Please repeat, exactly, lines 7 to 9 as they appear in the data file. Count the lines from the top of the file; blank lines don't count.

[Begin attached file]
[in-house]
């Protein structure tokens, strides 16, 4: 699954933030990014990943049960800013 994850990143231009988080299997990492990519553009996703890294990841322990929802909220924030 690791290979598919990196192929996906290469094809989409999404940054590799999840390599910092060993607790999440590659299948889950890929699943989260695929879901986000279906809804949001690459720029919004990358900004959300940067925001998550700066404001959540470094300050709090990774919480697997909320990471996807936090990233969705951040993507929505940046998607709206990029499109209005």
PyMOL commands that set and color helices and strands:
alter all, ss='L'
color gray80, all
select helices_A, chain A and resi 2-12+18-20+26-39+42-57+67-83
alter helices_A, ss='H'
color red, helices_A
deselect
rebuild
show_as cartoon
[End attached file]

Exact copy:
alter helices_A, ss='H'
color red, helices_A
deselect